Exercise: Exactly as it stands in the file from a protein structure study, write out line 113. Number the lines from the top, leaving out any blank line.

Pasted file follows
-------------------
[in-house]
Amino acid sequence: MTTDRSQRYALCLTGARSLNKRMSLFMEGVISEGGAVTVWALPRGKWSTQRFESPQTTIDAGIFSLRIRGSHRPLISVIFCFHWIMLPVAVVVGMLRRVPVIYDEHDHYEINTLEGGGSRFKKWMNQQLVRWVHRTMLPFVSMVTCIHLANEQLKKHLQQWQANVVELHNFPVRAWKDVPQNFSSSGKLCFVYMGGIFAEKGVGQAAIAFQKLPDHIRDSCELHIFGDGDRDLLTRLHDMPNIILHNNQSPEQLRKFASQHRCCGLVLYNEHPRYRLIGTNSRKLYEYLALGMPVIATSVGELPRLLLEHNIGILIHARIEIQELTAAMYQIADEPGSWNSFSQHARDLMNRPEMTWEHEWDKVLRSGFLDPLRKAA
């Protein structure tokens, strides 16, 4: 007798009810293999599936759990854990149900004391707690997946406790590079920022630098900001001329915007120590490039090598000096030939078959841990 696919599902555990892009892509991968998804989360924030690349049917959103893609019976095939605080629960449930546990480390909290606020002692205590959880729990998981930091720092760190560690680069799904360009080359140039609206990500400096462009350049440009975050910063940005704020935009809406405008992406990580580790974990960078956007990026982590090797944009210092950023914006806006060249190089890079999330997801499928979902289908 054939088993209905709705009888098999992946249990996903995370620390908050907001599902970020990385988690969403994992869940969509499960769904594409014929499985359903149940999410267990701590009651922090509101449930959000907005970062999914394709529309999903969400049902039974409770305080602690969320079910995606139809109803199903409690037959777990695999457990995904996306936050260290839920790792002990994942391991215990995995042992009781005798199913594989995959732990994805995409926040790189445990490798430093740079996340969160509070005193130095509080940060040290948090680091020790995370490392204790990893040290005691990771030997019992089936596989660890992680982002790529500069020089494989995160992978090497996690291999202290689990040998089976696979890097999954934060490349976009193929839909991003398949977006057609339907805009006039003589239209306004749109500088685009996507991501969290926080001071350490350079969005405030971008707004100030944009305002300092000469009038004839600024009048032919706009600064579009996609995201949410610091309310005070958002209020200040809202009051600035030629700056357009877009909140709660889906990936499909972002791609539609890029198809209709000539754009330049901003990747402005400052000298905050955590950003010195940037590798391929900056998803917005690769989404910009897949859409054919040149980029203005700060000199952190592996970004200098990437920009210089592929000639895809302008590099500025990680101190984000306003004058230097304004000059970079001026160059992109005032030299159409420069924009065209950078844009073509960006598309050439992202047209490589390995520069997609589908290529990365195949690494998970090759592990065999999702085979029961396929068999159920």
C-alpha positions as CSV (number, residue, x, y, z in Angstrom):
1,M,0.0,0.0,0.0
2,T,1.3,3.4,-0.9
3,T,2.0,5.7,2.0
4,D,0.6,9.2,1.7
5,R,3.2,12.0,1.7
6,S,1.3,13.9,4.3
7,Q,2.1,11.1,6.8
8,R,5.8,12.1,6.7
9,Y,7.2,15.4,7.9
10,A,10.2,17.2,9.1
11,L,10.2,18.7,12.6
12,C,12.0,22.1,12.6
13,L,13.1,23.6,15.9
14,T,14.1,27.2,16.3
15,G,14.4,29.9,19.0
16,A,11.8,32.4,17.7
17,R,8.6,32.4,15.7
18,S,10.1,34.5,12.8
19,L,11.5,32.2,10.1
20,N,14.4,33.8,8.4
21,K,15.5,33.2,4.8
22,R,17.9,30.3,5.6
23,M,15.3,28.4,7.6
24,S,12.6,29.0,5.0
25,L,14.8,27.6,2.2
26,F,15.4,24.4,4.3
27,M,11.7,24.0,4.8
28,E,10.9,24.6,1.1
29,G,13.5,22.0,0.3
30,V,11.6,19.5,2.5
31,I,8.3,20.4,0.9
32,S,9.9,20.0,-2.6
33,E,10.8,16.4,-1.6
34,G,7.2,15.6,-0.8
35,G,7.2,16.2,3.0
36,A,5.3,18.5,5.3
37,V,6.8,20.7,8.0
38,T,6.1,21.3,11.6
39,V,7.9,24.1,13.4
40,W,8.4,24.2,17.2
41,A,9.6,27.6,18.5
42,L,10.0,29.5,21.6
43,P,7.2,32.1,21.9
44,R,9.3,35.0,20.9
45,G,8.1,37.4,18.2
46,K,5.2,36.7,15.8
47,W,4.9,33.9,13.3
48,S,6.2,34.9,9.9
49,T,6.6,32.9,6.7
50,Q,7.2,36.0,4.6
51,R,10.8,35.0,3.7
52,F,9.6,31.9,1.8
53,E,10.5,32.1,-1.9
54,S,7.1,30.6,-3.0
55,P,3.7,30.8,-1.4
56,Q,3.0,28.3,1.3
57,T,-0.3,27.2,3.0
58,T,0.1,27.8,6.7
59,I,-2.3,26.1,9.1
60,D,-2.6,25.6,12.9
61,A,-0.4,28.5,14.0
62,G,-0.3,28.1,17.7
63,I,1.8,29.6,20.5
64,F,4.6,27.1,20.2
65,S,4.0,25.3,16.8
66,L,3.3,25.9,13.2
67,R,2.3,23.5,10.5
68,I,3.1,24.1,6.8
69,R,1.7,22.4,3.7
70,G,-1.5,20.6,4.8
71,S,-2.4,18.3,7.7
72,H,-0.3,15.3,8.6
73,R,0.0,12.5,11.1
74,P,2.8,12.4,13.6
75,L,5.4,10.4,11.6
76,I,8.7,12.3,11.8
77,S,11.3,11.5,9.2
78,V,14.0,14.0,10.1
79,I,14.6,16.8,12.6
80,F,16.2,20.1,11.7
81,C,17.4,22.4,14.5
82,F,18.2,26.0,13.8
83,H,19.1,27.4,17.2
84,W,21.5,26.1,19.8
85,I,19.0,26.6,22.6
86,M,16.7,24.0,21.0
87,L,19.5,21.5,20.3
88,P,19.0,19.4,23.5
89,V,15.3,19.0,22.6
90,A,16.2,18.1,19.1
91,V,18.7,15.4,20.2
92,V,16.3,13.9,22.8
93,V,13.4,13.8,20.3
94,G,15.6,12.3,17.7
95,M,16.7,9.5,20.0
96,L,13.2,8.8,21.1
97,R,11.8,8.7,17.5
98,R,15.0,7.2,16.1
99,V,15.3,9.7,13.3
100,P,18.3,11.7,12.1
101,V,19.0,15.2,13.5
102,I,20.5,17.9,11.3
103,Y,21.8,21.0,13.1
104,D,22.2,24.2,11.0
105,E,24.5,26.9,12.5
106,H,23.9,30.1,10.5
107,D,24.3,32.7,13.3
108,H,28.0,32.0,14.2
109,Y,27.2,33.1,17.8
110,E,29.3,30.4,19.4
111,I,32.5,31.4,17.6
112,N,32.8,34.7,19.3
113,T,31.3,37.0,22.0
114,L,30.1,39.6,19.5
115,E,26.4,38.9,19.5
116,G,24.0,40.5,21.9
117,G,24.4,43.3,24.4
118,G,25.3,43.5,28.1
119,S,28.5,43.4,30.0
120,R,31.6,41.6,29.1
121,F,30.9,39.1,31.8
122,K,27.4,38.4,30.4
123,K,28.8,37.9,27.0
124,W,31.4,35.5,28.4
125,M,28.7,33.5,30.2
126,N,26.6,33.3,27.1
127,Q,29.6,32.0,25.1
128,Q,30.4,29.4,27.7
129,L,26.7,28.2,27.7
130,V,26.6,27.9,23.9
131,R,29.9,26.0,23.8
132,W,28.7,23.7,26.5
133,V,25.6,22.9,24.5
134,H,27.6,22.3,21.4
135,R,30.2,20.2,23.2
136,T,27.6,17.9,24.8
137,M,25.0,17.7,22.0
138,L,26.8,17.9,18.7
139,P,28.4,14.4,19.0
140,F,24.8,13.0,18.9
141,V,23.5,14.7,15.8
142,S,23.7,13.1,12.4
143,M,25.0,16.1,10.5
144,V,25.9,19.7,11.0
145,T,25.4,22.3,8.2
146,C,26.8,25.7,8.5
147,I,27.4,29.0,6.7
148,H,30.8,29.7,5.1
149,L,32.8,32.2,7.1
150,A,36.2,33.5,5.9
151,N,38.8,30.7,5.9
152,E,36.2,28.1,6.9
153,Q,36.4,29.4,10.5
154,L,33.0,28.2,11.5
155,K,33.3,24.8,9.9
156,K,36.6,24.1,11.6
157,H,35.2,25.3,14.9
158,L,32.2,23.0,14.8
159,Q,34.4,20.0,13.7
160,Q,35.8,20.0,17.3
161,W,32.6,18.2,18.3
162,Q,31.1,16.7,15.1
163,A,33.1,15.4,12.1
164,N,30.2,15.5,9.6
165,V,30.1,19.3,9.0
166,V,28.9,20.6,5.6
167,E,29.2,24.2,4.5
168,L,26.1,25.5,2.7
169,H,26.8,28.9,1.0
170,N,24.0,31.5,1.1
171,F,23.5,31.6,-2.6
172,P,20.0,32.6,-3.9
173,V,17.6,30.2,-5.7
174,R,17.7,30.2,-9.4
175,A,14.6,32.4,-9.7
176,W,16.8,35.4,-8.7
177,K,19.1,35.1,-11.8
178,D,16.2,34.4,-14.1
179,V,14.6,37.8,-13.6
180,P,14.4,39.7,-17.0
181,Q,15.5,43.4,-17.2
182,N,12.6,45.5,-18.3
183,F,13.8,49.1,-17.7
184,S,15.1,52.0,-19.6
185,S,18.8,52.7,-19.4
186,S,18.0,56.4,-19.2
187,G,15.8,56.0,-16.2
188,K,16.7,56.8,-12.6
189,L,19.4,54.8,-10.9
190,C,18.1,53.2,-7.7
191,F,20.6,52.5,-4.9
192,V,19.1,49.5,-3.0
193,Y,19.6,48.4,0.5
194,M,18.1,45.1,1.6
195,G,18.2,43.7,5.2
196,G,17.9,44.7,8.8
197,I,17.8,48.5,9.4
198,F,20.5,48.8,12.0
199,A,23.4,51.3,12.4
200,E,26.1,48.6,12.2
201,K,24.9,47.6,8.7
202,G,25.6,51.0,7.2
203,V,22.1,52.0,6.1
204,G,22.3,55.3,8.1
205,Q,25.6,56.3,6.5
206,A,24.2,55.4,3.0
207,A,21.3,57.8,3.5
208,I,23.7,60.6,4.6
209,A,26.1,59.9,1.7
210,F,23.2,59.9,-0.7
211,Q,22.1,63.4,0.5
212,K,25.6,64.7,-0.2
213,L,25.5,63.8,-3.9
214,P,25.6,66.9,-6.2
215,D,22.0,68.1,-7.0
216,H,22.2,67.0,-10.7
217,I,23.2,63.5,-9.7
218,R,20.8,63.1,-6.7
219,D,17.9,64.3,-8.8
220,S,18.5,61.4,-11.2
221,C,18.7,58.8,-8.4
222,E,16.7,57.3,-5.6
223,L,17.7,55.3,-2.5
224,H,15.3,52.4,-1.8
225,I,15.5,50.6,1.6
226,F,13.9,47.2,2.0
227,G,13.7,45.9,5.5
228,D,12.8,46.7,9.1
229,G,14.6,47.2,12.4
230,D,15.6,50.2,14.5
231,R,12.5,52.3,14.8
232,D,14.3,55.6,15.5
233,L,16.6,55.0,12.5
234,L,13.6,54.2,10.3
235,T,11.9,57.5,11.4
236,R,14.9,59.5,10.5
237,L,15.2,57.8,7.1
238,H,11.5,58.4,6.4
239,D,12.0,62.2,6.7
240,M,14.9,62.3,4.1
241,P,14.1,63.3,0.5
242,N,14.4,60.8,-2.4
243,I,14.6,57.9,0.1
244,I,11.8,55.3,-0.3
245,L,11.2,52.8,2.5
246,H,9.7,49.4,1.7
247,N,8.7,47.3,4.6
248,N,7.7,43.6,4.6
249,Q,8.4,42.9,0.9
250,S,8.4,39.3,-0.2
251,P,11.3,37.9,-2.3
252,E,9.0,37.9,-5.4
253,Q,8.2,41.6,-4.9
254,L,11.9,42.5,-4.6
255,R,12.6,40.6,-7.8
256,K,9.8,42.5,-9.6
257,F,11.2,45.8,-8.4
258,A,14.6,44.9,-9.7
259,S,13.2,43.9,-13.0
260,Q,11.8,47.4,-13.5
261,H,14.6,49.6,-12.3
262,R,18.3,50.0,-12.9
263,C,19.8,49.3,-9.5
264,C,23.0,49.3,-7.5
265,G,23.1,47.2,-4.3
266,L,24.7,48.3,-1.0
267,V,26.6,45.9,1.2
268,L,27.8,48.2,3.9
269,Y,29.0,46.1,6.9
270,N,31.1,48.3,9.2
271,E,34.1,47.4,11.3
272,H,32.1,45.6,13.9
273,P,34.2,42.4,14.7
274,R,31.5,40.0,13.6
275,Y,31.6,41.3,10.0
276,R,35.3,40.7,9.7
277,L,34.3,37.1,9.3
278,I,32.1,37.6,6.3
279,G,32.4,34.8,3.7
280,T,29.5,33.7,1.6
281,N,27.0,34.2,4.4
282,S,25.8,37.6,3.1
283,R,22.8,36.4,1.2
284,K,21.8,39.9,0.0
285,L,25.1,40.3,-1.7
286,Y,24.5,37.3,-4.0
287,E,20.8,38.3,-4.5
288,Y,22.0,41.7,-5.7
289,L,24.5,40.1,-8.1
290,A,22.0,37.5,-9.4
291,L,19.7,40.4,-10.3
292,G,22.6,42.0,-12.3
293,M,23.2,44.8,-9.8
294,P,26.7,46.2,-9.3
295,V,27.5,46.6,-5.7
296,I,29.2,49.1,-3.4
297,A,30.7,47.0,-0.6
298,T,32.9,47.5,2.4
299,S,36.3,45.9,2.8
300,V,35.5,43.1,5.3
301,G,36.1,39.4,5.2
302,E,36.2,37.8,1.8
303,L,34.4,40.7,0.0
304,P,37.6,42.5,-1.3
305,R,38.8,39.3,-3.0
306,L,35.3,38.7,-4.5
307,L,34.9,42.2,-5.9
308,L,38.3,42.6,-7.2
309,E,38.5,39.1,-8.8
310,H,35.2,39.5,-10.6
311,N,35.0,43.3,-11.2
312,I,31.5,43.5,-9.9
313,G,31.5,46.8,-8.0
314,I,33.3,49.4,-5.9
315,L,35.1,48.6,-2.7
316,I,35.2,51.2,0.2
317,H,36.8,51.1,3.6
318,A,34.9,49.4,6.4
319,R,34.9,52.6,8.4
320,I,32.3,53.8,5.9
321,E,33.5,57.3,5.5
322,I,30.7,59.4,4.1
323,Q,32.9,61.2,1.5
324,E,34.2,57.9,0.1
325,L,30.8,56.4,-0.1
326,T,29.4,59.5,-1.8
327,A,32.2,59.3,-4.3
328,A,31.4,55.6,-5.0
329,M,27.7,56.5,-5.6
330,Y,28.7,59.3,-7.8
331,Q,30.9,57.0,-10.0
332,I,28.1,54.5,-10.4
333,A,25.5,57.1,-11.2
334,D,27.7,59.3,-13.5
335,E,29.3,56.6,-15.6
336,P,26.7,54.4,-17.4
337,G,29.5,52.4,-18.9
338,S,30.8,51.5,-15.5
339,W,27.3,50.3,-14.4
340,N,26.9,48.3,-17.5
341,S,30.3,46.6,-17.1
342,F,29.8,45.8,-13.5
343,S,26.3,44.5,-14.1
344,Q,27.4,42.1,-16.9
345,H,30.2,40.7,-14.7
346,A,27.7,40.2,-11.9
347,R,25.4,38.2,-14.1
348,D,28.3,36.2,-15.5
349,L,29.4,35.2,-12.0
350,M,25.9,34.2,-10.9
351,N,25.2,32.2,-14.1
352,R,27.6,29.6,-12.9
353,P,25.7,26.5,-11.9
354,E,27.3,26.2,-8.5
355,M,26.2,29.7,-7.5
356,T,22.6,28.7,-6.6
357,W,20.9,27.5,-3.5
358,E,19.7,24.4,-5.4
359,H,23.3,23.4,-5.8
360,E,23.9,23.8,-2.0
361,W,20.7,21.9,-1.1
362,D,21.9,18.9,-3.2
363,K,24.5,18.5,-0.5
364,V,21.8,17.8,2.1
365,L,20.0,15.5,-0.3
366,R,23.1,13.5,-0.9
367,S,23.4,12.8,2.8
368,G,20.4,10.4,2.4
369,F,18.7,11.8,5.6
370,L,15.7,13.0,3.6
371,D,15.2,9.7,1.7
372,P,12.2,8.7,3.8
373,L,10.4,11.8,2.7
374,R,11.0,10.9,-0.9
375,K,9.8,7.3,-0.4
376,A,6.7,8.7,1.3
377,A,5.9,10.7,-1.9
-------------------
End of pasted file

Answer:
109,Y,27.2,33.1,17.8